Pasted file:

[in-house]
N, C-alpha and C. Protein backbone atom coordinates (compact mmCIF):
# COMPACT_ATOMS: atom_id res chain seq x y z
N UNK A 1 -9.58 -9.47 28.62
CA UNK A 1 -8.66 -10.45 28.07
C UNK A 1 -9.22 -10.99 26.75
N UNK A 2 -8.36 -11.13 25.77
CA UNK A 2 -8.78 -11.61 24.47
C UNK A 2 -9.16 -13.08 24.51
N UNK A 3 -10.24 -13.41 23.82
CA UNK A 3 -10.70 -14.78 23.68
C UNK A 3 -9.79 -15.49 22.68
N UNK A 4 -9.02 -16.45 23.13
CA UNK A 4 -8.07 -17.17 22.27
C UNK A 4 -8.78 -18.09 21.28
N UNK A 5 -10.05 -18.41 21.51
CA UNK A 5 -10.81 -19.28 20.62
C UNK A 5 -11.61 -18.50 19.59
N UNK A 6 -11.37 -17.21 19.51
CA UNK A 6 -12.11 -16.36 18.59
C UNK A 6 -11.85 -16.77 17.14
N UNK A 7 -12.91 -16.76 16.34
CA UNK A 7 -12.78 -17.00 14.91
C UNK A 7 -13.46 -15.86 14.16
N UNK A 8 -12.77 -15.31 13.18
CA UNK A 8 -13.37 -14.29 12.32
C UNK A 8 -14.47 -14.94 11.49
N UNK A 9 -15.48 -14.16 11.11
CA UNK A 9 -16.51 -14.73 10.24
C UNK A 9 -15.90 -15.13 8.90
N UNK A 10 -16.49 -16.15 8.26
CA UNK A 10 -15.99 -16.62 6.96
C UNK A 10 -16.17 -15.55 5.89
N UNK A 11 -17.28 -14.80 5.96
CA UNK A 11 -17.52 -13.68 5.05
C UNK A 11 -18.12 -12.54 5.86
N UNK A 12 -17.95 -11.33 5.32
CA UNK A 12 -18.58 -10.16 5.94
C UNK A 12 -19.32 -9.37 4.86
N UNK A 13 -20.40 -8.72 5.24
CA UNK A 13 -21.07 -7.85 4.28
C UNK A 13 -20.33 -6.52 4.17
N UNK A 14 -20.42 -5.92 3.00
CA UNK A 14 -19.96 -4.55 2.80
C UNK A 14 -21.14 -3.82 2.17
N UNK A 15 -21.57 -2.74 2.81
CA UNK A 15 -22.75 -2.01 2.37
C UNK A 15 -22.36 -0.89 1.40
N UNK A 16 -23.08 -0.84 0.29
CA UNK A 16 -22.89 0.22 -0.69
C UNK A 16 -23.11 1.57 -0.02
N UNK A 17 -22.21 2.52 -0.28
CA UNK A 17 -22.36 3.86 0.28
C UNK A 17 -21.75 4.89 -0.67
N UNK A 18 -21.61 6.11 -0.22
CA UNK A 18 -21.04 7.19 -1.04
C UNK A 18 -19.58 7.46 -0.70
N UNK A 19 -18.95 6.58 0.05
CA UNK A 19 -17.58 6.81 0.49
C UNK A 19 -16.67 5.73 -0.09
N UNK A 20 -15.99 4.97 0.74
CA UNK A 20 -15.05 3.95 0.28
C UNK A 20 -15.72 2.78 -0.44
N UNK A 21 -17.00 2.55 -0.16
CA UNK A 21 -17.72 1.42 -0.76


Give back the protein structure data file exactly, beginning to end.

[in-house]
N, C-alpha and C. Protein backbone atom coordinates (compact mmCIF):
# COMPACT_ATOMS: atom_id res chain seq x y z
N UNK A 1 -9.58 -9.47 28.62
CA UNK A 1 -8.66 -10.45 28.07
C UNK A 1 -9.22 -10.99 26.75
N UNK A 2 -8.36 -11.13 25.77
CA UNK A 2 -8.78 -11.61 24.47
C UNK A 2 -9.16 -13.08 24.51
N UNK A 3 -10.24 -13.41 23.82
CA UNK A 3 -10.70 -14.78 23.68
C UNK A 3 -9.79 -15.49 22.68
N UNK A 4 -9.02 -16.45 23.13
CA UNK A 4 -8.07 -17.17 22.27
C UNK A 4 -8.78 -18.09 21.28
N UNK A 5 -10.05 -18.41 21.51
CA UNK A 5 -10.81 -19.28 20.62
C UNK A 5 -11.61 -18.50 19.59
N UNK A 6 -11.37 -17.21 19.51
CA UNK A 6 -12.11 -16.36 18.59
C UNK A 6 -11.85 -16.77 17.14
N UNK A 7 -12.91 -16.76 16.34
CA UNK A 7 -12.78 -17.00 14.91
C UNK A 7 -13.46 -15.86 14.16
N UNK A 8 -12.77 -15.31 13.18
CA UNK A 8 -13.37 -14.29 12.32
C UNK A 8 -14.47 -14.94 11.49
N UNK A 9 -15.48 -14.16 11.11
CA UNK A 9 -16.51 -14.73 10.24
C UNK A 9 -15.90 -15.13 8.90
N UNK A 10 -16.49 -16.15 8.26
CA UNK A 10 -15.99 -16.62 6.96
C UNK A 10 -16.17 -15.55 5.89
N UNK A 11 -17.28 -14.80 5.96
CA UNK A 11 -17.52 -13.68 5.05
C UNK A 11 -18.12 -12.54 5.86
N UNK A 12 -17.95 -11.33 5.32
CA UNK A 12 -18.58 -10.16 5.94
C UNK A 12 -19.32 -9.37 4.86
N UNK A 13 -20.40 -8.72 5.24
CA UNK A 13 -21.07 -7.85 4.28
C UNK A 13 -20.33 -6.52 4.17
N UNK A 14 -20.42 -5.92 3.00
CA UNK A 14 -19.96 -4.55 2.80
C UNK A 14 -21.14 -3.82 2.17
N UNK A 15 -21.57 -2.74 2.81
CA UNK A 15 -22.75 -2.01 2.37
C UNK A 15 -22.36 -0.89 1.40
N UNK A 16 -23.08 -0.84 0.29
CA UNK A 16 -22.89 0.22 -0.69
C UNK A 16 -23.11 1.57 -0.02
N UNK A 17 -22.21 2.52 -0.28
CA UNK A 17 -22.36 3.86 0.28
C UNK A 17 -21.75 4.89 -0.67
N UNK A 18 -21.61 6.11 -0.22
CA UNK A 18 -21.04 7.19 -1.04
C UNK A 18 -19.58 7.46 -0.70
N UNK A 19 -18.95 6.58 0.05
CA UNK A 19 -17.58 6.81 0.49
C UNK A 19 -16.67 5.73 -0.09
N UNK A 20 -15.99 4.97 0.74
CA UNK A 20 -15.05 3.95 0.28
C UNK A 20 -15.72 2.78 -0.44
N UNK A 21 -17.00 2.55 -0.16
CA UNK A 21 -17.72 1.42 -0.76